I could not help but wonder if streamlining the physical exam brings us one step closer to an emergency department where patients input a few signs or symptoms and a computer triages them accordingly. It seems as though medicine and society are willing to allow technology into high-level aspects of patient care, such as employing machine learning to generate models that can predict and prevent a specific patient’s demise in an intensive care unit or using genetics and rationally designed pharmaceuticals to treat a specific patient’s cancer. How about the use of technology in the initial patient encounter however? Non-invasive blood pressure measurements are more accurate when taken by a machine than by a person, and cardiac auscultation can now be performed by a computer.3 4 Returning to the example of the Alvarado score, an argument could be made that, on reviewing vitals, laboratory work, patient history and a brief conversation with the patient, a skilled provider could generate an impression about the necessity of escalating care without ever needing to place hands on the patient. In fact, perhaps this would lead to fewer missed diagnoses when appendices are not positioned just so in an abdominal cavity that is, generally speaking, likely more robust than those encountered by Alvarado in his original paper. At the very least, it would preclude patients with abdominal pain suspicious for appendicitis from the cruelties of someone in whom they have placed their trust, betraying them by testing for rebound tenderness. In the case of suspected appendicitis, it would be interesting to design a prospective study that called into question the necessity of a provider physically touching a patient, or perhaps even interacting with the patients at all, to facilitate cost-effective triaging, less influenced by intraprovider/interprovider variation and biases, towards downstream imaging or operative intervention. Depending on the results, perhaps that would free providers to focus on more medically complex patients and thus facilitate optimal allocation of likely the most limited resource in the emergency department. Then again, is this the kind of medicine that we are comfortable teaching, doing and exalting?
As determined by a recent study in the Annals of Family Medicine, perhaps something not emphasised enough by focusing on the physical exam as an evidence-based diagnostic tool is the integral role it plays in establishing and building patient–provider relationships.5 Numerous studies show that patients are more satisfied with their care when a provider performs a physical examination for practical reasons of assisting with diagnosis as well as for the symbolic reason of feeling cared for.6 7 In this way, the physical exam can be viewed not only as a diagnostic tool but also as an important form of non-verbal communication, a known driver of patient satisfaction.8 The evolving discussion of the appropriateness of touch within (and especially beyond) the exam room provides an additional layer of complexity that merits an intense degree of training for practitioners who must navigate the nuances of physical boundaries in the context of medical practice. Focusing on the unique ways of physically interacting with patients is likely to be just as important as focusing on the specific aspects of the physical interaction itself.9 There is compelling evidence to support improving patient experience as a means of improving patient outcomes, if only by increasing the likelihood of routine medical follow-up and reaping the benefits of the Hawthorne effect.10 While the evidence relating specific exam manoeuvres to specific diagnoses will always be hampered for reasons related to restricted generalisability (eg, an exam manoeuvre that is only valid in non-pregnant adults), difficulties with patient–provider communication (eg, the definition of 10/10 pain) and more, there is an overwhelming amount of evidence to support the use of the physical exam as a communication and relationship-building tool between patient and provider. This is an aspect of the physical exam that, as of yet, there is no technology to replace.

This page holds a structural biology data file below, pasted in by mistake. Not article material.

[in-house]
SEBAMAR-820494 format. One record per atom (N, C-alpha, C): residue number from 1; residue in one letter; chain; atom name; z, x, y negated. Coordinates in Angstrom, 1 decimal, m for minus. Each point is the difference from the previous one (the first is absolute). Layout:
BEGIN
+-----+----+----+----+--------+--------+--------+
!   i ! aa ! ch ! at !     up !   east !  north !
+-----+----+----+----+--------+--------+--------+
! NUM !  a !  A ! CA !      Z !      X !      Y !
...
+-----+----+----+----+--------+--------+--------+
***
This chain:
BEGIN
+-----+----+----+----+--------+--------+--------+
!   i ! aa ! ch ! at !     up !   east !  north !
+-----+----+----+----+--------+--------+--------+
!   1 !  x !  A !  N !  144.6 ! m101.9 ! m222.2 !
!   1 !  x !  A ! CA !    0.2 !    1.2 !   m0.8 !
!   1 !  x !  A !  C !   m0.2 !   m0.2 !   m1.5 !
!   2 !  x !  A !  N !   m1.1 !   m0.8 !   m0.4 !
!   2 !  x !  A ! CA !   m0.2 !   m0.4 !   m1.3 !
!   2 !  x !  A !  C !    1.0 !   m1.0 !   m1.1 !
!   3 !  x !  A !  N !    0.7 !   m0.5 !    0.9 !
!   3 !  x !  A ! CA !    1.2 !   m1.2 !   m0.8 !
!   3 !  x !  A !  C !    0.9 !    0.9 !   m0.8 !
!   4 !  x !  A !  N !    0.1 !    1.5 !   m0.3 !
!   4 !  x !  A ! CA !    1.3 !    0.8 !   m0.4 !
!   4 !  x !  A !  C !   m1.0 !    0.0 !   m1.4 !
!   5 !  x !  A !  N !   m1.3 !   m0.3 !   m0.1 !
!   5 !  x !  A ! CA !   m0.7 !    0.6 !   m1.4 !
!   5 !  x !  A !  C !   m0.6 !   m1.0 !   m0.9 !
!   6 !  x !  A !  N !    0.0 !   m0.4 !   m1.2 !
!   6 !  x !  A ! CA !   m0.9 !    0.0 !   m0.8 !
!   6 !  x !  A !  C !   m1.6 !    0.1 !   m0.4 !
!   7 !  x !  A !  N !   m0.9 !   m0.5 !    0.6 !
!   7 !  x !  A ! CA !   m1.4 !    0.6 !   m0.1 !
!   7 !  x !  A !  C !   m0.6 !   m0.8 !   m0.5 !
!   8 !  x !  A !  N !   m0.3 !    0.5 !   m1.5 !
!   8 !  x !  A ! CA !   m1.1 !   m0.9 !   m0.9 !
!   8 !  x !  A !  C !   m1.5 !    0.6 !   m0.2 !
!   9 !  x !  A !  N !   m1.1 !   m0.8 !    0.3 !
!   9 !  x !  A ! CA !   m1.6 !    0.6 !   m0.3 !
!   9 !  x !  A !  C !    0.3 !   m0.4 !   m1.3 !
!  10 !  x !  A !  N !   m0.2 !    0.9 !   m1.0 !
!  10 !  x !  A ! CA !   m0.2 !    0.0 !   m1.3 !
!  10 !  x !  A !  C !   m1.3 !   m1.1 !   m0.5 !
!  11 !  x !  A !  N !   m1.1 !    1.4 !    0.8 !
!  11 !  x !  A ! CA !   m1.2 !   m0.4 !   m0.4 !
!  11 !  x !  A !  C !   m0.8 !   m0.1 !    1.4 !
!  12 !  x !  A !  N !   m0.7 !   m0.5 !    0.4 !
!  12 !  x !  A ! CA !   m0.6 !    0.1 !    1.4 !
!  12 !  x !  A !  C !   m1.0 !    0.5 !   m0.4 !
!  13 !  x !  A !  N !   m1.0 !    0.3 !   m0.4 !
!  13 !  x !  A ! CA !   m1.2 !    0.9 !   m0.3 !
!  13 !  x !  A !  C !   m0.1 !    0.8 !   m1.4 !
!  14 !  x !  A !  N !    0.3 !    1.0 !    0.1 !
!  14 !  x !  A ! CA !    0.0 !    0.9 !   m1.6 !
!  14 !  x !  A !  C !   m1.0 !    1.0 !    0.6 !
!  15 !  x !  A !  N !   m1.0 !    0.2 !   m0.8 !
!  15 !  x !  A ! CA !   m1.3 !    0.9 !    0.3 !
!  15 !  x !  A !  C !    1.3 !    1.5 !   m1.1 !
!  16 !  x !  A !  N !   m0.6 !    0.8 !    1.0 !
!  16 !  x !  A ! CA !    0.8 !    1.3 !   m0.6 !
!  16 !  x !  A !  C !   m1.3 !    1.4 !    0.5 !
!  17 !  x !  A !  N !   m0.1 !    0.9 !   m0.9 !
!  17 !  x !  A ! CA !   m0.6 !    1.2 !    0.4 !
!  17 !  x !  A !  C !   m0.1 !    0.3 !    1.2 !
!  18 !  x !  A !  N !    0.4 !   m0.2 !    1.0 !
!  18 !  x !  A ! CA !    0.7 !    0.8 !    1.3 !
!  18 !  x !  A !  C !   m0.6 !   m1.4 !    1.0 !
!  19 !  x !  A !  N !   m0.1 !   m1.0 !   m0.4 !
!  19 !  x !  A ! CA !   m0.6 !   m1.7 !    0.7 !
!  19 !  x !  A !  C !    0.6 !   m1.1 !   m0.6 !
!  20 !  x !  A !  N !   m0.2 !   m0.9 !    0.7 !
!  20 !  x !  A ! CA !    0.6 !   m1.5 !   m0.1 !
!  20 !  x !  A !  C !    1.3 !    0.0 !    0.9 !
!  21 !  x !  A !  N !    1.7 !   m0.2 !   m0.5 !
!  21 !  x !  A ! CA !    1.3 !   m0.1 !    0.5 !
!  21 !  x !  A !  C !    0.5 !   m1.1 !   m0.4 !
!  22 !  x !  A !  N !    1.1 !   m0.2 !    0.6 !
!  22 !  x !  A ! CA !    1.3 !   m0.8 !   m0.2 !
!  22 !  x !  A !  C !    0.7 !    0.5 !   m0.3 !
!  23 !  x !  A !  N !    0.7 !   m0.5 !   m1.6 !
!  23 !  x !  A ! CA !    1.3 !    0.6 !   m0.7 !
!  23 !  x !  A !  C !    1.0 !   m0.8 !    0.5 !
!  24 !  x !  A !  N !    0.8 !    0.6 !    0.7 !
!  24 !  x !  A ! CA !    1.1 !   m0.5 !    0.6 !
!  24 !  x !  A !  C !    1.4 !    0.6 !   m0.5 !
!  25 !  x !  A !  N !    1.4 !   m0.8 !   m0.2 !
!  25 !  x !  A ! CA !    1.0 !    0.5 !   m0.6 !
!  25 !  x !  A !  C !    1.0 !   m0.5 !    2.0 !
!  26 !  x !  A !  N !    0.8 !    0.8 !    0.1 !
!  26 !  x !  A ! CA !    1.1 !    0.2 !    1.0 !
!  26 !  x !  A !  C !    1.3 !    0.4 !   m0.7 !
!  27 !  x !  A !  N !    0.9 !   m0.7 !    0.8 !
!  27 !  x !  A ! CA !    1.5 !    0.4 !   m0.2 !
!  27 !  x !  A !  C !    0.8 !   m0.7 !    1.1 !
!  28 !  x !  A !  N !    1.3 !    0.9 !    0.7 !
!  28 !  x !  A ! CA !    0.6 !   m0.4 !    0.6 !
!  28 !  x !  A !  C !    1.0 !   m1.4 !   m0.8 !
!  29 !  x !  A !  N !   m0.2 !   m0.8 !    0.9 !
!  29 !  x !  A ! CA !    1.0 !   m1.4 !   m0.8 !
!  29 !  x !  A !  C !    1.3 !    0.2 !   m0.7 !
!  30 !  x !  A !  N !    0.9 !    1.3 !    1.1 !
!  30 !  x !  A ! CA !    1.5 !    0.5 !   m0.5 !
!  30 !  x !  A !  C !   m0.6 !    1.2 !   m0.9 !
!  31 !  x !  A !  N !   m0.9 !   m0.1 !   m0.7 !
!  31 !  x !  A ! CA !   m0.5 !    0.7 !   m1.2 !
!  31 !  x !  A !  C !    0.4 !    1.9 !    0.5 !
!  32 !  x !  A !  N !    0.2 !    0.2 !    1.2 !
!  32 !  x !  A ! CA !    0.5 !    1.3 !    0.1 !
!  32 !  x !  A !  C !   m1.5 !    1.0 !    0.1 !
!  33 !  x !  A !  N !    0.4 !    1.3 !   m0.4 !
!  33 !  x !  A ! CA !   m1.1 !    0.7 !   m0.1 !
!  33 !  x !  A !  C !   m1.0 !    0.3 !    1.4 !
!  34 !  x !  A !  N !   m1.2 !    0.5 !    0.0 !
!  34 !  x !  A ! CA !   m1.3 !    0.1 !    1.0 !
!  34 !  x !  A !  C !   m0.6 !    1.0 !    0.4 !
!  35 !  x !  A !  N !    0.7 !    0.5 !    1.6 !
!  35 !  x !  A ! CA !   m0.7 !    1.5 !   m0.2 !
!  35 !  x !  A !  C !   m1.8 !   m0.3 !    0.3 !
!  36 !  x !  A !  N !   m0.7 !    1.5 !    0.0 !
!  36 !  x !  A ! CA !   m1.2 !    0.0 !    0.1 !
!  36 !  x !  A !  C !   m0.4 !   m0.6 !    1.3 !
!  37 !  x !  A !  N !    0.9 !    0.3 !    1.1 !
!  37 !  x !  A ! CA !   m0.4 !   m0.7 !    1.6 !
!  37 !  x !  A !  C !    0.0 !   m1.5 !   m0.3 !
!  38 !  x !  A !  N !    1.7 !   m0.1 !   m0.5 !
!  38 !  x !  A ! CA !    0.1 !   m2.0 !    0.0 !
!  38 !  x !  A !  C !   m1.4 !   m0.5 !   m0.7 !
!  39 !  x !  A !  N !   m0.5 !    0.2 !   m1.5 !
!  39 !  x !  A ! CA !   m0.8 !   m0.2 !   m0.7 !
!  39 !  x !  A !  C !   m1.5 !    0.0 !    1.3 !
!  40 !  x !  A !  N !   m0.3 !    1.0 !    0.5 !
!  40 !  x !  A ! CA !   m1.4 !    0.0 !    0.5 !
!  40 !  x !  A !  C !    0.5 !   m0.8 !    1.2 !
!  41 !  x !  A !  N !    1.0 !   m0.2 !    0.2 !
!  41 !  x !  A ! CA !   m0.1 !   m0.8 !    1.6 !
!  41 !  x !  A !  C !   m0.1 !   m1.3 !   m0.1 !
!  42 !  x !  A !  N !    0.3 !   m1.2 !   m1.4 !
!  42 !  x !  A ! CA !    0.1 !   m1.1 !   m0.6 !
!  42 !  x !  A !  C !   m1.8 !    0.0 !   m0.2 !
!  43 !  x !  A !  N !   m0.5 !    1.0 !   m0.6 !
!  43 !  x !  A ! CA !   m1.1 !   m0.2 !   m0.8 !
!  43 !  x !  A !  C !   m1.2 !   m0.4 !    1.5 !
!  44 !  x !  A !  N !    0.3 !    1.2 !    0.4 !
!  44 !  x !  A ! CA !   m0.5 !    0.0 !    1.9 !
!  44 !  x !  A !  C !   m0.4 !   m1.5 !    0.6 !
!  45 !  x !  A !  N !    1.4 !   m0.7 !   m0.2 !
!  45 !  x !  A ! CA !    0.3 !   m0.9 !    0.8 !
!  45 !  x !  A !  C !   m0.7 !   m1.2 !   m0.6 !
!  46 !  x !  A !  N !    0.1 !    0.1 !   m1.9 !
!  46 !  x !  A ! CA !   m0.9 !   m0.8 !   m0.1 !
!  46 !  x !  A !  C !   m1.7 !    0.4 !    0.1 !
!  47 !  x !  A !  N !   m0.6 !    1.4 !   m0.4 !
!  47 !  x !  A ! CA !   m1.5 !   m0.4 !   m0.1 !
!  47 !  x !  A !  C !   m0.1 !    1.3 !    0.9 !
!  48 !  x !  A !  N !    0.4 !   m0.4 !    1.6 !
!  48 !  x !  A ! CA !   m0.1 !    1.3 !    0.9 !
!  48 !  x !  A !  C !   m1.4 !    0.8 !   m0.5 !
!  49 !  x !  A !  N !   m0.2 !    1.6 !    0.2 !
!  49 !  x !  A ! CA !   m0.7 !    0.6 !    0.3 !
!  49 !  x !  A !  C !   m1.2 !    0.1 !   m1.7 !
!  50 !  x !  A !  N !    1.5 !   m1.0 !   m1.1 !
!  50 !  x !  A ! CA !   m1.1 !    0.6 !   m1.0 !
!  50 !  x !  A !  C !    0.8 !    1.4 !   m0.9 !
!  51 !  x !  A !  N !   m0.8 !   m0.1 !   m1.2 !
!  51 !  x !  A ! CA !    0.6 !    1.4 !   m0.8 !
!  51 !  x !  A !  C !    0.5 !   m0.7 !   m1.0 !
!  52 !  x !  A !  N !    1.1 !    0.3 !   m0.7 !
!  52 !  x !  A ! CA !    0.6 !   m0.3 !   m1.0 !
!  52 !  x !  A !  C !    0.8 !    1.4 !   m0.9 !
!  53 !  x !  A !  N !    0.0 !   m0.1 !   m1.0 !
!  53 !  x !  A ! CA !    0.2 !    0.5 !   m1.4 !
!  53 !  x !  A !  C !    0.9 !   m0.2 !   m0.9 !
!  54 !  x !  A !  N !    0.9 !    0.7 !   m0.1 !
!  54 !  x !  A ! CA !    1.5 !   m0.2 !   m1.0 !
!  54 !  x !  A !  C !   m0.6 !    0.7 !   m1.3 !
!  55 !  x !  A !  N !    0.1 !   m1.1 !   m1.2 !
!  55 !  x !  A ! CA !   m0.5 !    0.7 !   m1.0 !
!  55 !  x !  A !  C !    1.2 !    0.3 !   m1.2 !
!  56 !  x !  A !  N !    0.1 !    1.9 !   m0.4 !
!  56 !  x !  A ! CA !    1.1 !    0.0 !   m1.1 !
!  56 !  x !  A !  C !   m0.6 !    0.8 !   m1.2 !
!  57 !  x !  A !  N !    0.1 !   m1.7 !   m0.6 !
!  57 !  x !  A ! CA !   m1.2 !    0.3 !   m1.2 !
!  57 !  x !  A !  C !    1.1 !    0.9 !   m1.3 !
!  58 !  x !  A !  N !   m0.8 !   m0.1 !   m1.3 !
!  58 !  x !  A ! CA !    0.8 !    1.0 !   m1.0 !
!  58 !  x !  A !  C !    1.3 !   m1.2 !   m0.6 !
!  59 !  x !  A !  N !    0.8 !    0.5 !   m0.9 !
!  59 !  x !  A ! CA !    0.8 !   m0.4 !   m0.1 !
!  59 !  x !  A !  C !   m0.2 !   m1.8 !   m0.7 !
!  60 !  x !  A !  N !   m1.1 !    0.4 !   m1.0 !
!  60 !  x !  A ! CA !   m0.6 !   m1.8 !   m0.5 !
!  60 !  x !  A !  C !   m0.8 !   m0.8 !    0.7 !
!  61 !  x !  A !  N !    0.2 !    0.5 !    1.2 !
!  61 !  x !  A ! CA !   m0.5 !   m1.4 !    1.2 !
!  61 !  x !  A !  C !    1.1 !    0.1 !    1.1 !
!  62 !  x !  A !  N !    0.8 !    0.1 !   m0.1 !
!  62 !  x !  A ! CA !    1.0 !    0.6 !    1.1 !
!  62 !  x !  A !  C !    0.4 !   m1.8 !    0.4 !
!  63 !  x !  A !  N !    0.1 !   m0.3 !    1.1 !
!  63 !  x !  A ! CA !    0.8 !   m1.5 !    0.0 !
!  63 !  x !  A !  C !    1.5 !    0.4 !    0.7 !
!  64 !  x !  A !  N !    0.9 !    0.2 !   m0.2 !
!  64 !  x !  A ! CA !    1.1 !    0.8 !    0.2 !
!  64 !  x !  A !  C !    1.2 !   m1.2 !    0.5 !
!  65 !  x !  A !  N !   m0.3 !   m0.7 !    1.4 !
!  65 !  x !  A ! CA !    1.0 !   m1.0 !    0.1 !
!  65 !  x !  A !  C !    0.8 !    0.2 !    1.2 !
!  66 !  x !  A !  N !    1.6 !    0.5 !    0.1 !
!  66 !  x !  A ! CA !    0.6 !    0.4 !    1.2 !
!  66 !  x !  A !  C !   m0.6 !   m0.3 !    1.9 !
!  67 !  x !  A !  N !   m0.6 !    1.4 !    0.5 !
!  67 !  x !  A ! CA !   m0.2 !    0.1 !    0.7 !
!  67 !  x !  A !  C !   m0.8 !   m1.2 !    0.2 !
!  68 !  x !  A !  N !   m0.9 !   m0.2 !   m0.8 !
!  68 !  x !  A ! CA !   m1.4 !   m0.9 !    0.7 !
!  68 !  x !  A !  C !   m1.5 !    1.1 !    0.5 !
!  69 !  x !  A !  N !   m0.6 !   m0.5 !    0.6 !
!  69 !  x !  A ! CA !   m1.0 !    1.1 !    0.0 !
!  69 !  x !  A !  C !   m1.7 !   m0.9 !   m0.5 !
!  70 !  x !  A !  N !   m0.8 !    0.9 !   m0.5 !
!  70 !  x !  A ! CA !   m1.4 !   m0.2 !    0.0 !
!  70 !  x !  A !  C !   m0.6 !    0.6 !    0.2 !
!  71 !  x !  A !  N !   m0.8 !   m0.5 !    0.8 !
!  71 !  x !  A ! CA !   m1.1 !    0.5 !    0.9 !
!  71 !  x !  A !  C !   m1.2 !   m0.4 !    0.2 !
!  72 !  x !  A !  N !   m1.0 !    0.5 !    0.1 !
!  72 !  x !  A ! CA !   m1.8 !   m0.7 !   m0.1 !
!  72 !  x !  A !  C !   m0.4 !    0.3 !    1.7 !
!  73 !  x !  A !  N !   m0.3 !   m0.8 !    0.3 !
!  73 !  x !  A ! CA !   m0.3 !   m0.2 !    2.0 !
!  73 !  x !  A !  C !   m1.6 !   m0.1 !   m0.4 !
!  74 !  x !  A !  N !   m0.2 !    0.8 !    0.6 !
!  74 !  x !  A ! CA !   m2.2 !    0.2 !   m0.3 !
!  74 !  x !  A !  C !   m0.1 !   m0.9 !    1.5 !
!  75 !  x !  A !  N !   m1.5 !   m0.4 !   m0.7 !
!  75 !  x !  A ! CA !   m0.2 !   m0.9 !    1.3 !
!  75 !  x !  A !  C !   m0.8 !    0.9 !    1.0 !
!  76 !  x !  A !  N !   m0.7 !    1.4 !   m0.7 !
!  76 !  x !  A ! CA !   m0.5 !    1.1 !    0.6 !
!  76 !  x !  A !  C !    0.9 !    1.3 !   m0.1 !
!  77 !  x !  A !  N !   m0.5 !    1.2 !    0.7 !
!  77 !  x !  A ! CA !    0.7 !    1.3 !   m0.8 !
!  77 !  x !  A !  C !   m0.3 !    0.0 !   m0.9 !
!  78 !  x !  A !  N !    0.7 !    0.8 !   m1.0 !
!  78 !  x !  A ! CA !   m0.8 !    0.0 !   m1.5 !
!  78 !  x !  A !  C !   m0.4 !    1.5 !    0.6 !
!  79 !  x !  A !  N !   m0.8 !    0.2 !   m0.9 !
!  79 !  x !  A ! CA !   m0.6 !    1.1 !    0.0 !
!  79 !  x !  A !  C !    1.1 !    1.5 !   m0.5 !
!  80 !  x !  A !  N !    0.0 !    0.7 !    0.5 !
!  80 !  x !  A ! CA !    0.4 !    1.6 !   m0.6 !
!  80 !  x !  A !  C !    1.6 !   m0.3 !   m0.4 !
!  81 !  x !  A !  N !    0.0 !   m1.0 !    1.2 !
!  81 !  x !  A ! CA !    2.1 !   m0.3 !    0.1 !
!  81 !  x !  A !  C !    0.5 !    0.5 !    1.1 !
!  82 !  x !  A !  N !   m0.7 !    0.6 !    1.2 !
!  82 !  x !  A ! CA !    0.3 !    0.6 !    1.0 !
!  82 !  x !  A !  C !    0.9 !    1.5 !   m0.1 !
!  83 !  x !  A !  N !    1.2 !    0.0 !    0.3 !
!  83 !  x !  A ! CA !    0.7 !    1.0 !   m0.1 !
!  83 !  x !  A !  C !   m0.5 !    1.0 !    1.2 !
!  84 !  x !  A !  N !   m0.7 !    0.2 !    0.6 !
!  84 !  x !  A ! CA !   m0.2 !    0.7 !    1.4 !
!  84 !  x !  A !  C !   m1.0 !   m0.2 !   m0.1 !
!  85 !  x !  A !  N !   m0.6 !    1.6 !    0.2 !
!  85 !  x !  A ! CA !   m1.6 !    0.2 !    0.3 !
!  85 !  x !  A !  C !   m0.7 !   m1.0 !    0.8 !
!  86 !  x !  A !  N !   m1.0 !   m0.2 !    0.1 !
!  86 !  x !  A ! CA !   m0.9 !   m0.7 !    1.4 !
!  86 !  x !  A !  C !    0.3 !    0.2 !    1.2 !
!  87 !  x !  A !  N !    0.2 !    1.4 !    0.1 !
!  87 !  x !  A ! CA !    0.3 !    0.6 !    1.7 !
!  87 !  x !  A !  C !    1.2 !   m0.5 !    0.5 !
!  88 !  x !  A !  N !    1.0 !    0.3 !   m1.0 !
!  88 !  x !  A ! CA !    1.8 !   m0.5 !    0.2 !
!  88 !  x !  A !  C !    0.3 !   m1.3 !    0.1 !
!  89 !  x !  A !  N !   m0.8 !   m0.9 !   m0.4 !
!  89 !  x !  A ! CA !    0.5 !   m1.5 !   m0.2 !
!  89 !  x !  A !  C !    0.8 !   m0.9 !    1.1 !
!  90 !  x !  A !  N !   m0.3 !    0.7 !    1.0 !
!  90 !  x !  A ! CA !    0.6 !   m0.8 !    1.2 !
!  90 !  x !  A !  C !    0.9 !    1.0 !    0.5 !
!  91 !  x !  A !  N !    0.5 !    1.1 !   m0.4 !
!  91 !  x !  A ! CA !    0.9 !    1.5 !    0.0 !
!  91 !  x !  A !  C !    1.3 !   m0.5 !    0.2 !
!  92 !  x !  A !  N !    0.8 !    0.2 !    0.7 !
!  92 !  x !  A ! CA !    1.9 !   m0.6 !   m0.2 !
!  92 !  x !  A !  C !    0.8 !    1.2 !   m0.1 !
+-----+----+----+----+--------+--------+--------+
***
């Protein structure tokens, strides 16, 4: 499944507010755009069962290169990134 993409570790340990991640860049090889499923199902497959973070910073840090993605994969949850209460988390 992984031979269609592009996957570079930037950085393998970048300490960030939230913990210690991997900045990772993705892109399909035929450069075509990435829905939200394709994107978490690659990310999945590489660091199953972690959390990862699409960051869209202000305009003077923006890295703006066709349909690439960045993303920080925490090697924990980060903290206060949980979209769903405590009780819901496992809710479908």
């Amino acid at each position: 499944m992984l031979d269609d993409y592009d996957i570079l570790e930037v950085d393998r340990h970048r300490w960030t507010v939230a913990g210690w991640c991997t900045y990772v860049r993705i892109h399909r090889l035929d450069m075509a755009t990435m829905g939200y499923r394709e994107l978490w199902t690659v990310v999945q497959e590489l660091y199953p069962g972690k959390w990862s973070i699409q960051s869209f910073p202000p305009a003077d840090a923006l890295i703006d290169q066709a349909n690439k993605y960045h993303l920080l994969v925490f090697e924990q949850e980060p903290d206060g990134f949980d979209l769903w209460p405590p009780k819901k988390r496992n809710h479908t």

My institution now has a new physical exam manual, complete with illustrations to assist with the technical aspects of manoeuvre performance and evidence to encourage the use of only the most validated means of physical interaction to assist with ultimate diagnosis. One year ago, my attending physician asked me to explain my feelings about the physical exam as a diagnostic tool. Having created this physical exam manual, I now have a greater understanding of and appreciation for this challenge. I think I have always agreed that the physical exam can play an important role in patient diagnosis and the optimisation of healthcare use costs. What I did not expect to gain by studying the evidence supporting individual physical exam manoeuvres was a greater appreciation for it as a tool of communication. Likewise, I hope my newly constructed manual not only augments the teaching of an evidence-based physical exam but also serves to highlight the importance of the patient–provider relationship: the performance of the performance. After all, the relationship-building aspect of the physical exam is likely the most evidence-based manoeuvre of all.
Contributors SMS is a fourth-year medical student interested in medical education. He was tasked with redesigning a physical exam manual for teaching. ASP and MLP-O direct the Clinical Skills Course for the School of Medicine. KCD is an expert in evidence-based physical diagnosis.
Funding The authors have not declared a specific grant for this research from any funding agency in the public, commercial or not-for-profit sectors.
Competing interests None declared.
Patient consent for publication Not required.
Provenance and peer review Not commissioned; externally peer reviewed.